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Simeone Museum to present “The Tucker: Insight from the Tucker Family, Owners and Preservationists”

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Tucker 48 chassis 1044 arriving at the Simeone Foundation Automotive Museum. Photos by William Murphy unless otherwise noted.

Seven decades after the demise of the Tucker Corporation, its automobiles still draw crowds whenever they’re shown, in part because just 51 Tucker 48s were built in-period. On Saturday, March 30, the Simeone Foundation Automotive Museum in Philadelphia, Pennsylvania will host The Tucker: Insight from the Tucker Family, Owners and Preservationists, a discussion of Tucker (the man, the corporation, and the automobile) featuring an all-star panel, followed by a driving demonstration of Tucker #1044, fresh from its class-winning appearance at Amelia Island.

The discussion panel is set to include Preston Tucker’s grandson, John R. Tucker Jr.; his great-grandsons Mike and Sean Tucker; automotive historian and Tucker #1044 owner Howard Kroplick; Tucker #1044 restorers Rob Ida, Bob Ida, Russ Montelbano, and Arthur Zygnerski; and Tucker expert Mark Lieberman, owner of Nostalgic Motoring and former owner of Tucker #1044.

Tucker 48

Lieberman’s ties to 1044 date to roughly 2013, when he was granted access to the car to take measurements of its original radio bezel. Nostalgic Motoring sells a selection of reproduction Tucker parts as a sideline, and Lieberman — who has owned four Tuckers himself — was asked to duplicate the long-unavailable trim piece for a customer’s restoration. Then-owner Skip Groh was asked if he’d consider selling 1044, but the answer was a firm “no.”

Groh planned to get the car back on the road, once the overheating issues were remedied. A year passed, then two, then three, but Liberman never stopped asking about the car. In 2016, Groh relented, selling the Tucker to Lieberman, who spoke to Hemmings soon after. He called chassis 1044 a special car, one that “just fits correctly. It was put together right and it stayed together right.”

Tucker 48 Tucker 48 Tucker 48 Tucker 48

As current owner Kroplick has found in his research, 1044 was one of approximately 13 Tuckers built by a skeleton crew between October 1948 and March 1949, when court-appointed receivers took over the Chicago factory. Sold at the Tucker bankruptcy auction in 1950, the car has seen just seven owners (including Lieberman and Kroplick) since, meaning that it hasn’t been subjected to careless modifications (many carried out to improve drivability) occasionally seen on other Tucker 48s.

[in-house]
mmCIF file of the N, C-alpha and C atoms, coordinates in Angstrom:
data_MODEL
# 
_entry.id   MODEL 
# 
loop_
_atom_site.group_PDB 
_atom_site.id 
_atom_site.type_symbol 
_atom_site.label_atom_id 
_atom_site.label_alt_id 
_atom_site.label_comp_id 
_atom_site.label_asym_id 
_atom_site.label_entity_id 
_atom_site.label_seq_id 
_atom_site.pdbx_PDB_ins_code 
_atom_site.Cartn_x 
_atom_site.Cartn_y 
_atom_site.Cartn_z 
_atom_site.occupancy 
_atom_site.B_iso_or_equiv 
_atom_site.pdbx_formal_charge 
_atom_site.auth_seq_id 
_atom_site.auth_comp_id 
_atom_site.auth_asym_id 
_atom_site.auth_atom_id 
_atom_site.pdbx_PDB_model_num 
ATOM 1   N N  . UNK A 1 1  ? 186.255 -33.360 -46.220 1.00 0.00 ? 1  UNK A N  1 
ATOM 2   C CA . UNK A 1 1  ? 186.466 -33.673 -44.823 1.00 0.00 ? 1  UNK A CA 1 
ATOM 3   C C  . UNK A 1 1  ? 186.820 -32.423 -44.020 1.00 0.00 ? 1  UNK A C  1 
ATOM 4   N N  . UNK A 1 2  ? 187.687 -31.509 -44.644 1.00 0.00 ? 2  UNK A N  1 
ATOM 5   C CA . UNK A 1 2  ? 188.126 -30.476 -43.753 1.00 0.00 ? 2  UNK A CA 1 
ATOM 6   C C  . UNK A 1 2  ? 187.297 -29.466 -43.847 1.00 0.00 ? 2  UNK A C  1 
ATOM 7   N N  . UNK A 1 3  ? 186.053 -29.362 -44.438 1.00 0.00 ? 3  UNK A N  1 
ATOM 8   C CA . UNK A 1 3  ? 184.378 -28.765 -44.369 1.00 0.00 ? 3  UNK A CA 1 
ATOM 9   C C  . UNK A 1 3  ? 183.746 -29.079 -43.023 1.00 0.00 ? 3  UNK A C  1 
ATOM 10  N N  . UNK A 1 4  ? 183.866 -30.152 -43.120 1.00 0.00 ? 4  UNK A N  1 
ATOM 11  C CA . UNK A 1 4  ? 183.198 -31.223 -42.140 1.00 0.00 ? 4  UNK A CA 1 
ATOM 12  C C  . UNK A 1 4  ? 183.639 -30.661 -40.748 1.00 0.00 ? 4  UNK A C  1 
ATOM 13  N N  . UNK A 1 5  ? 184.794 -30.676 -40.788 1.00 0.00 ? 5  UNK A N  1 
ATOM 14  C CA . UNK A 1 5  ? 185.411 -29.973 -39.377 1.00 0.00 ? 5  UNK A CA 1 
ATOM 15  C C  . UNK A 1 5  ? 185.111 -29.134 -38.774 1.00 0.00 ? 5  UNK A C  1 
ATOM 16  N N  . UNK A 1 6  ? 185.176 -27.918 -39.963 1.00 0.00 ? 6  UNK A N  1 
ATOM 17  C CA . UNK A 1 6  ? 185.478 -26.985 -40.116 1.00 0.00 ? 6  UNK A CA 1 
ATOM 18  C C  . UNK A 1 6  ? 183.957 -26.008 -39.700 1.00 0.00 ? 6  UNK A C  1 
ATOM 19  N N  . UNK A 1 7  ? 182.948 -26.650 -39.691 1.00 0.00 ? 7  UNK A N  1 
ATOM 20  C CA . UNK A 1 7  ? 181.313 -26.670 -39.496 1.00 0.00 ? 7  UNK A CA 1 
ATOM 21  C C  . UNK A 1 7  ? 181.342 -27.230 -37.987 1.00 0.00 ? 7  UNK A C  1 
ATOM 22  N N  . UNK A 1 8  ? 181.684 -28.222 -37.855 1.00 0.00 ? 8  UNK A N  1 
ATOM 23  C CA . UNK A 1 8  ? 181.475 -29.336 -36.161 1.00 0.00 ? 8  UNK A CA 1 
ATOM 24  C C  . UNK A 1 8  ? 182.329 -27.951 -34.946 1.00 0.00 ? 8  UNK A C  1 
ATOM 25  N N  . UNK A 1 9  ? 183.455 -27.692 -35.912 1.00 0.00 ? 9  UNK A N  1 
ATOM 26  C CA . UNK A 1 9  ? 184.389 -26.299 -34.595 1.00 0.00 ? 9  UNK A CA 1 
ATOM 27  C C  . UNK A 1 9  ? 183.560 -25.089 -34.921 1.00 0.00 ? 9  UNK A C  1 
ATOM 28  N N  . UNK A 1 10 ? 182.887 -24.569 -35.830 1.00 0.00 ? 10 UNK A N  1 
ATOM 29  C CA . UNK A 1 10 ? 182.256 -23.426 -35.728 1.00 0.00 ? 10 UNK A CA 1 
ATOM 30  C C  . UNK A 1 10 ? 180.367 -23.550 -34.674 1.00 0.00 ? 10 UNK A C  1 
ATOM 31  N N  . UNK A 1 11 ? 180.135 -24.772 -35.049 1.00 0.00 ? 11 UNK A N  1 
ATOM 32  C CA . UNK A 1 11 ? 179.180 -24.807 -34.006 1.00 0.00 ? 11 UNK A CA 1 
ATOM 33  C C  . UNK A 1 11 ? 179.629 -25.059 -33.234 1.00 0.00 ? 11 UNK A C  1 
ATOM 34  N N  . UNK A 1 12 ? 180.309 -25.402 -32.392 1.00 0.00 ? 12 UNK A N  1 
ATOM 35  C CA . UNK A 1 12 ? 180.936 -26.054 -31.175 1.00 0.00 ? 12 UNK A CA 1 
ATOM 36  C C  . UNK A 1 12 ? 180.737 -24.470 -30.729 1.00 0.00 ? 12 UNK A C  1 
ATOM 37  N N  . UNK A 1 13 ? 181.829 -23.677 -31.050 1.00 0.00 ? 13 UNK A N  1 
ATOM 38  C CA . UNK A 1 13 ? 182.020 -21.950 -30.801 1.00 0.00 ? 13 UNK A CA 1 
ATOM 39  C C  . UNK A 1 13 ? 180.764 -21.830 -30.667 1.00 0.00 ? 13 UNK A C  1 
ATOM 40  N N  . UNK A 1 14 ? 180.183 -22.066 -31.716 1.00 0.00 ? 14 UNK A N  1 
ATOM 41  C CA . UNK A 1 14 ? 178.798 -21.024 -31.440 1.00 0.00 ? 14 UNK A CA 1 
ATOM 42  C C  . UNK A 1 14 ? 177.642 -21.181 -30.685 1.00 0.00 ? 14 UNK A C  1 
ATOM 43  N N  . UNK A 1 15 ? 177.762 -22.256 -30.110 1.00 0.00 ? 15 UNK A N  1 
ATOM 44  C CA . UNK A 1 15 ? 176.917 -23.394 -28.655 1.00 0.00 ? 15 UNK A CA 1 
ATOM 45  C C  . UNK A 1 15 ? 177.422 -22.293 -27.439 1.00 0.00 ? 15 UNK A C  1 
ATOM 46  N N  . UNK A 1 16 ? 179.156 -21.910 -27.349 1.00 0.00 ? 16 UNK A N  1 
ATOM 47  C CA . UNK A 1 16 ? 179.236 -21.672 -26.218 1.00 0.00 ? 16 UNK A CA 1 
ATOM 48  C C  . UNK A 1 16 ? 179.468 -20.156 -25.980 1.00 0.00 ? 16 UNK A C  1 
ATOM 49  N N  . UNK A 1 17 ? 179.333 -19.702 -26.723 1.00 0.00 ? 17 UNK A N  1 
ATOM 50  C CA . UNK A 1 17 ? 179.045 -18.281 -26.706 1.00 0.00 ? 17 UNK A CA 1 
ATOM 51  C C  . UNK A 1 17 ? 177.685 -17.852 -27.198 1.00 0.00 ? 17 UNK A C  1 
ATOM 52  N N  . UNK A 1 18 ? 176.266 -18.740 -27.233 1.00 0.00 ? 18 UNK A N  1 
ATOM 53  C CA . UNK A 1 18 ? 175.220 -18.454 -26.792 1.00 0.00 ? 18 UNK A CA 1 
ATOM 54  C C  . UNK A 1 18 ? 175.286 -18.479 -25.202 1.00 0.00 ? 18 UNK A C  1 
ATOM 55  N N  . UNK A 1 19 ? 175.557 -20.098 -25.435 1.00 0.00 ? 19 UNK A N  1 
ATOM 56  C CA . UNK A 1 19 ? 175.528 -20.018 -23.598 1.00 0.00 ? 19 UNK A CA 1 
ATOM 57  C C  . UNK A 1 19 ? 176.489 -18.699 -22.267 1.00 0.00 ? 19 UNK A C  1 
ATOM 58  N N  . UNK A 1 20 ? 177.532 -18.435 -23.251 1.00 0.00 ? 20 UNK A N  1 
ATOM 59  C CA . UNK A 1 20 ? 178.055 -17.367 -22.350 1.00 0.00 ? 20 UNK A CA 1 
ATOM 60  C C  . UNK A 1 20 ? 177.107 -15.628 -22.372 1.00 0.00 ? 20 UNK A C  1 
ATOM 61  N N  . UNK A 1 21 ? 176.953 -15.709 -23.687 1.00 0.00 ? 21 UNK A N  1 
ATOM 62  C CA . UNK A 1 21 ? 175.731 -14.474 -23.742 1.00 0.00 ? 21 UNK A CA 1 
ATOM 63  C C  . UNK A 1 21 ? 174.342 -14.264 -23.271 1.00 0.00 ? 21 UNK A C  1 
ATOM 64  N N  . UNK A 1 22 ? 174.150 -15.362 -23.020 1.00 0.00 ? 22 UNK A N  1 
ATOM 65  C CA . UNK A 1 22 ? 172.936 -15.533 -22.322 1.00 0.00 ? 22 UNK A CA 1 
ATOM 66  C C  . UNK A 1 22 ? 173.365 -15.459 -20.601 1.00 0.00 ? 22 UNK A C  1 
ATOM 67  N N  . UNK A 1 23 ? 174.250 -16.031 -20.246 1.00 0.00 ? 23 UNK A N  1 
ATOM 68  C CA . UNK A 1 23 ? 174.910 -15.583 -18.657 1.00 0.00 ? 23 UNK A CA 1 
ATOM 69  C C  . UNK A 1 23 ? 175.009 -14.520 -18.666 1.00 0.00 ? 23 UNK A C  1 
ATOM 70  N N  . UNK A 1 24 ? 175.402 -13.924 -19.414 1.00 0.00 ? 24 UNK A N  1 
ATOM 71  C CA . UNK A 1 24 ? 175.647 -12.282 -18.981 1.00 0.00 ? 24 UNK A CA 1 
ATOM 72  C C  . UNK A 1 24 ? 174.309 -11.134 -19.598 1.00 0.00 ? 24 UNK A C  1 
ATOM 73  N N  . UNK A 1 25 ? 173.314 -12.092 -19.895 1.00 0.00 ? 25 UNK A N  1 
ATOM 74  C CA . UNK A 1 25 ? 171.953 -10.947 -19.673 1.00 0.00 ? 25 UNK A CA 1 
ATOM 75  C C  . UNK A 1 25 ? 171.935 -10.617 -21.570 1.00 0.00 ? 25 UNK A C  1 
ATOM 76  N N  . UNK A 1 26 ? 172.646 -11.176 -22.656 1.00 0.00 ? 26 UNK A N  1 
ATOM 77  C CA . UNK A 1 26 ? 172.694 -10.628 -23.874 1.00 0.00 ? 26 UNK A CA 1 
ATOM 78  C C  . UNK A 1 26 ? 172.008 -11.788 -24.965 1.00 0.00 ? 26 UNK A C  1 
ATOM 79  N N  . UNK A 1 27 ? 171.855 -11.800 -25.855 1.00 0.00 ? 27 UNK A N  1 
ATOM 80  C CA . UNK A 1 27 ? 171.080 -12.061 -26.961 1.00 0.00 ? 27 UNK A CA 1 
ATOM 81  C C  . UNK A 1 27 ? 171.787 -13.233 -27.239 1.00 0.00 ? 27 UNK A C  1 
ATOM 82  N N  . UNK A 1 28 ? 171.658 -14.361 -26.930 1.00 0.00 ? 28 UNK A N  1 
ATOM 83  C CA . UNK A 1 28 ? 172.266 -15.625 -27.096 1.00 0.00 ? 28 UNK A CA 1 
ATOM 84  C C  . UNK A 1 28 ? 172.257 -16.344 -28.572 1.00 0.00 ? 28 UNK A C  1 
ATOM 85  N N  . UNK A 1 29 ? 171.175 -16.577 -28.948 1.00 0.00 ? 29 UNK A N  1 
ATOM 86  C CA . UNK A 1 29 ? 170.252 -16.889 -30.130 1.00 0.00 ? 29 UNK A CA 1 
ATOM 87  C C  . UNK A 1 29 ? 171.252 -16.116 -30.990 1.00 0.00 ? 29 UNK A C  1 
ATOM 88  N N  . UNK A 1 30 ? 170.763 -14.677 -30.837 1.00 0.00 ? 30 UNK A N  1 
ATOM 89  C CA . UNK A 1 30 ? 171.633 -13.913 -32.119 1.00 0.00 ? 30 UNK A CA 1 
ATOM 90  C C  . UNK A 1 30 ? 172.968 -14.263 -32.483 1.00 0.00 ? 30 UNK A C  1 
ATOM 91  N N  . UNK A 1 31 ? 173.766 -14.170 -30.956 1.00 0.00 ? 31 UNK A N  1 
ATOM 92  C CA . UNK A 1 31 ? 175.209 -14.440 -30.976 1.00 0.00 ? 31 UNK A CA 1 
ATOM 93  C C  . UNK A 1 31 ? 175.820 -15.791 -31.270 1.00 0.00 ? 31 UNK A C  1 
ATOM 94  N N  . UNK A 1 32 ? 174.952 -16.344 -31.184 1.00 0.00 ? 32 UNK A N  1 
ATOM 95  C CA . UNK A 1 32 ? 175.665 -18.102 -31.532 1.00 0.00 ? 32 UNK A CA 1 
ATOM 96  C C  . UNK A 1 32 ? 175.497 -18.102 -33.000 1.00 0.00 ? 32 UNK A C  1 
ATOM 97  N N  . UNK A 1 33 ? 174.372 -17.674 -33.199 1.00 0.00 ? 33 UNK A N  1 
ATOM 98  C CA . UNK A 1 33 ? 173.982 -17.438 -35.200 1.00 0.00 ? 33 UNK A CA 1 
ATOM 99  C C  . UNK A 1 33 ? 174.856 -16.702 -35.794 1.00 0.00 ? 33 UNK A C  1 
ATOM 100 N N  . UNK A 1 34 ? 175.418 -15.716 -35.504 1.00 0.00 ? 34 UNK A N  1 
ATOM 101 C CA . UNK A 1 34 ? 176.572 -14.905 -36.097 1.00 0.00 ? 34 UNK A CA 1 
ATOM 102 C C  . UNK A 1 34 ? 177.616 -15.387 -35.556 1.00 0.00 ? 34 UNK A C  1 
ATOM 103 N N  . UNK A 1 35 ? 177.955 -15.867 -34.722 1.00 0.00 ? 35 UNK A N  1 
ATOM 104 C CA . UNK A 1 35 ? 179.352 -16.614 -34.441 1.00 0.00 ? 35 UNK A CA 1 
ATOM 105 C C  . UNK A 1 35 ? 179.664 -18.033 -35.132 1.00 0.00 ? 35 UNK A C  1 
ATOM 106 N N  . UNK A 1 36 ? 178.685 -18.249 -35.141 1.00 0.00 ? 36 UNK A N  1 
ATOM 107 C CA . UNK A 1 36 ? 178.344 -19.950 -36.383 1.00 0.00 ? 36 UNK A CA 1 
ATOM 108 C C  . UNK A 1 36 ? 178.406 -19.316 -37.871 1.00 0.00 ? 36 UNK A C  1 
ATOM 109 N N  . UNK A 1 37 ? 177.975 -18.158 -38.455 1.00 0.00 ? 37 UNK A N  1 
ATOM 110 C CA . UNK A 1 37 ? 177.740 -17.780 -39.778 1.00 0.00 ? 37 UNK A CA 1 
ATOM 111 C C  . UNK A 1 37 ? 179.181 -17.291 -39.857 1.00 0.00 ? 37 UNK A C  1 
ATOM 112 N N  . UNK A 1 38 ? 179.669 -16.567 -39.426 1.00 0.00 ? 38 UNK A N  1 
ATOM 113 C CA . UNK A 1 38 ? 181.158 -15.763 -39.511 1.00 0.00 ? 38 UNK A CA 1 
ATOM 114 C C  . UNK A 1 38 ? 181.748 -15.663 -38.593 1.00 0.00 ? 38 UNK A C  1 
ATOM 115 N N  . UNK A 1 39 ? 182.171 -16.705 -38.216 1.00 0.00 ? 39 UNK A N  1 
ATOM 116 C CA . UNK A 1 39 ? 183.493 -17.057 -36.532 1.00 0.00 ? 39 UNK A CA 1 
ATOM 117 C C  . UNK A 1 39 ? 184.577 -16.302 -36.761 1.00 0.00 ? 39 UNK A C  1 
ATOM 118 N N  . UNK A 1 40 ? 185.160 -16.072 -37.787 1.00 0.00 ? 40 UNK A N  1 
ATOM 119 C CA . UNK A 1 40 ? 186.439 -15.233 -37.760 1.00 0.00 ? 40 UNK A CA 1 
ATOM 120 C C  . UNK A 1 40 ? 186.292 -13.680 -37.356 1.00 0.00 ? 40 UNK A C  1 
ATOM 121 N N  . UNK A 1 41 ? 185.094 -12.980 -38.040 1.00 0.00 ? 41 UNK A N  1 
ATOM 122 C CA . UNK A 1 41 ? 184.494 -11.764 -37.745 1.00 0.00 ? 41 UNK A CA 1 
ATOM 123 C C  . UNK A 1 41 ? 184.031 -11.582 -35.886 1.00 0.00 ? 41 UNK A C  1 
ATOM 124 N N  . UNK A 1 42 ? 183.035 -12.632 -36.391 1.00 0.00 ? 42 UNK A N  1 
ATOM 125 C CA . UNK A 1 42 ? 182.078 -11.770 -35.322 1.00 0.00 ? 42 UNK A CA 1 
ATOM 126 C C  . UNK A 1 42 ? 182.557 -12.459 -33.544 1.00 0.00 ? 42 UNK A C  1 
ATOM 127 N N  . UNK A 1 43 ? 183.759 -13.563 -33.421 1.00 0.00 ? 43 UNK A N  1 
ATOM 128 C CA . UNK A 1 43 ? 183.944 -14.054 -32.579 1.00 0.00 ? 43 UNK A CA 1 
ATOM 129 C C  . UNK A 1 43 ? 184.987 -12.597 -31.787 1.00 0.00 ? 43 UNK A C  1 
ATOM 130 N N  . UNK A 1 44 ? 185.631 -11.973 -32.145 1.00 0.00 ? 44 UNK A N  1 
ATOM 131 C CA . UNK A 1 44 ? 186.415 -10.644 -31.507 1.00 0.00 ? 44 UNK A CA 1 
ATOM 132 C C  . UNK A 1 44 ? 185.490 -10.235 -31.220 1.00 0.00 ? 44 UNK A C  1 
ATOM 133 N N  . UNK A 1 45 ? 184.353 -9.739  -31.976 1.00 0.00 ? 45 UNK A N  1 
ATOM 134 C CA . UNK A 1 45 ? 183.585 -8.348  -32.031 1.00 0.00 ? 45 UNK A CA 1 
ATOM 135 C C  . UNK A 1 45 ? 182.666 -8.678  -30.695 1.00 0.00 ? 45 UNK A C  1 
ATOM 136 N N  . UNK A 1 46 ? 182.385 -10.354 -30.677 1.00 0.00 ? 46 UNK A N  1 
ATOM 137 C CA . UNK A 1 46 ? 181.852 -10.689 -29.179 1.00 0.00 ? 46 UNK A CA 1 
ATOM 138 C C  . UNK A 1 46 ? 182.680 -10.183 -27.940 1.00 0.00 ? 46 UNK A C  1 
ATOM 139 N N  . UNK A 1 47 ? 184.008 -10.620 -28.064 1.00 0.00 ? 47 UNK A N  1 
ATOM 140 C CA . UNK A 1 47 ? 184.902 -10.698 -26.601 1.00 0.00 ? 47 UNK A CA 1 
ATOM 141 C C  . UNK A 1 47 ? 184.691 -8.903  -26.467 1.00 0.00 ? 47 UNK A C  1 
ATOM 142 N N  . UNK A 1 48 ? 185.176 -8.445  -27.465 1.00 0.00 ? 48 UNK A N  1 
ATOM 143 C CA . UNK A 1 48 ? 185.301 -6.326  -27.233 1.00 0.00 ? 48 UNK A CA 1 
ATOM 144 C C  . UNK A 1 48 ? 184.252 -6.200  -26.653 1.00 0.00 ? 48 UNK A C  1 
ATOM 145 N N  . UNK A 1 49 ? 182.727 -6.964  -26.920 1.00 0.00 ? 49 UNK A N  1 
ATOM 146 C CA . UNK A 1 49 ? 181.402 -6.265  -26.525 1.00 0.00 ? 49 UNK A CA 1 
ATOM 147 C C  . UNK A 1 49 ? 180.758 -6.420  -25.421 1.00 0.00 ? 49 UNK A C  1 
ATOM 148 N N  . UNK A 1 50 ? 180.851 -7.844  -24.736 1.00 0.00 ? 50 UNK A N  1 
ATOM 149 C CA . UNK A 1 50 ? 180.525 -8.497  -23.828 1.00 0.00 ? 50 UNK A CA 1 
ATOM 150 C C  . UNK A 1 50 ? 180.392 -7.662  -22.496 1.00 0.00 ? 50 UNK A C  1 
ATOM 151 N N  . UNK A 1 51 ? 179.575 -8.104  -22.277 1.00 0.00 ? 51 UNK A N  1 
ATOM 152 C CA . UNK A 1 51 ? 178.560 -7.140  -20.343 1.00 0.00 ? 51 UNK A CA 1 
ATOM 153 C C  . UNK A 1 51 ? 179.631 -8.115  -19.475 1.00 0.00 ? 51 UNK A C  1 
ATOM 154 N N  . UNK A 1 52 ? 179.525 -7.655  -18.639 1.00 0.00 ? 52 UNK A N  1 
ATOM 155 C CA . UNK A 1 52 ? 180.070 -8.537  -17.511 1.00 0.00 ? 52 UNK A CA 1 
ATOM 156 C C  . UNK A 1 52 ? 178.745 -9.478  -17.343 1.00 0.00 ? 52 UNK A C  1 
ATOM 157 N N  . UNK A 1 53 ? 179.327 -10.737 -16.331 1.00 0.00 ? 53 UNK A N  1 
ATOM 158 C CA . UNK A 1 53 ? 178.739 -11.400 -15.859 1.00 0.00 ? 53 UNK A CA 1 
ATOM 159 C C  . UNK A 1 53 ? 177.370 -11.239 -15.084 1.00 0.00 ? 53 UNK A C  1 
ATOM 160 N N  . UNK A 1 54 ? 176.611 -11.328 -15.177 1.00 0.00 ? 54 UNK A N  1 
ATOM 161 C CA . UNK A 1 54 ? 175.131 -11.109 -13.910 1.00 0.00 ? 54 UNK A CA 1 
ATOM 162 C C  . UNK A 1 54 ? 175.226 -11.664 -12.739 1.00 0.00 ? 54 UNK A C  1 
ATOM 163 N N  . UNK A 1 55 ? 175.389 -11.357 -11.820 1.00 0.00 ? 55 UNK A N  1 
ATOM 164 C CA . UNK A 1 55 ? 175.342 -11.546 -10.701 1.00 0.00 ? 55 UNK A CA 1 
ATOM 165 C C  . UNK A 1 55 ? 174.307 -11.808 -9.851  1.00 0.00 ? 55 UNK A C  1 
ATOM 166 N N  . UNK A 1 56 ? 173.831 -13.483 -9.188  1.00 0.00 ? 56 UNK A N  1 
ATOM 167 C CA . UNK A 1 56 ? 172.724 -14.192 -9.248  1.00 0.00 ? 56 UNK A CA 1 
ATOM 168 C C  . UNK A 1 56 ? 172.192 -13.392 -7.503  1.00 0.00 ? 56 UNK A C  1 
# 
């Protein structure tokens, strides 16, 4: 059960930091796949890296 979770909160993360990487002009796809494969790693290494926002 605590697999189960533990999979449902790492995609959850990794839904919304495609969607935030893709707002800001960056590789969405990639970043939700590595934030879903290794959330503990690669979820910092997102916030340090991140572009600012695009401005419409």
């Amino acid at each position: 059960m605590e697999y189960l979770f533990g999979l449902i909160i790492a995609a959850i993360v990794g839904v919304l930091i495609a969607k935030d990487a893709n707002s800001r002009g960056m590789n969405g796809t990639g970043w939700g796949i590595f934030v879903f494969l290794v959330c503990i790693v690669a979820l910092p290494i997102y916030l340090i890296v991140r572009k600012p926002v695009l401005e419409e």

Lieberman never planned on owning the car for long, and once its mechanical ills were sorted he offered the Tucker for sale at auction, where it was purchased by Kroplick in January 2017. In September of that year the Tucker appeared at the 11th annual Hemmings Motor News Concours d’Elegance, and shortly after was featured in the March 2018 issue of Hemmings Classic Car. From December 2017 until August 2018, chassis 1044 underwent a comprehensive restoration at Ida Automotive, which enlisted the help of Mike and Sean Tucker in carrying out the work (which included a repaint in the car’s original Andante Green, found on one of the car’s wheels).

Tucker 1044 as it appeared in the March 2018 issue of Hemmings Classic Car, prior to its recent restoration. Photo by Richard Lentinello.

Chassis 1044’s contemporary show debut came at the 2018 Pebble Beach Concours d’Elegance, where the Tucker earned a second-in-class ribbon, losing to chassis 1009, the Tucker owned by filmmaker George Lucas. Earlier this month, 1044 appeared on the greens at the Amelia Island Concours d’Elegance, where it earned first-in-class honors.

The Tucker: Insight from the Tucker Family, Owners and Preservationists will run from noon to 2:00 p.m., including the discussion and demonstration run. The Idas and Tuckers will also discuss their latest project, the recreation of the Tucker Carioca, the automobile that Preston Tucker was designing at the time of his death in 1956.

Tucker 48

On the field at the 2019 Amelia Island Concours d’Elegance. Photo by Terry McGean.

Tickets are available through Eventbrite and are priced at $12 (adult general admission), $10 (senior general admission), and $8 (student general admission), including museum entry. For additional details, visit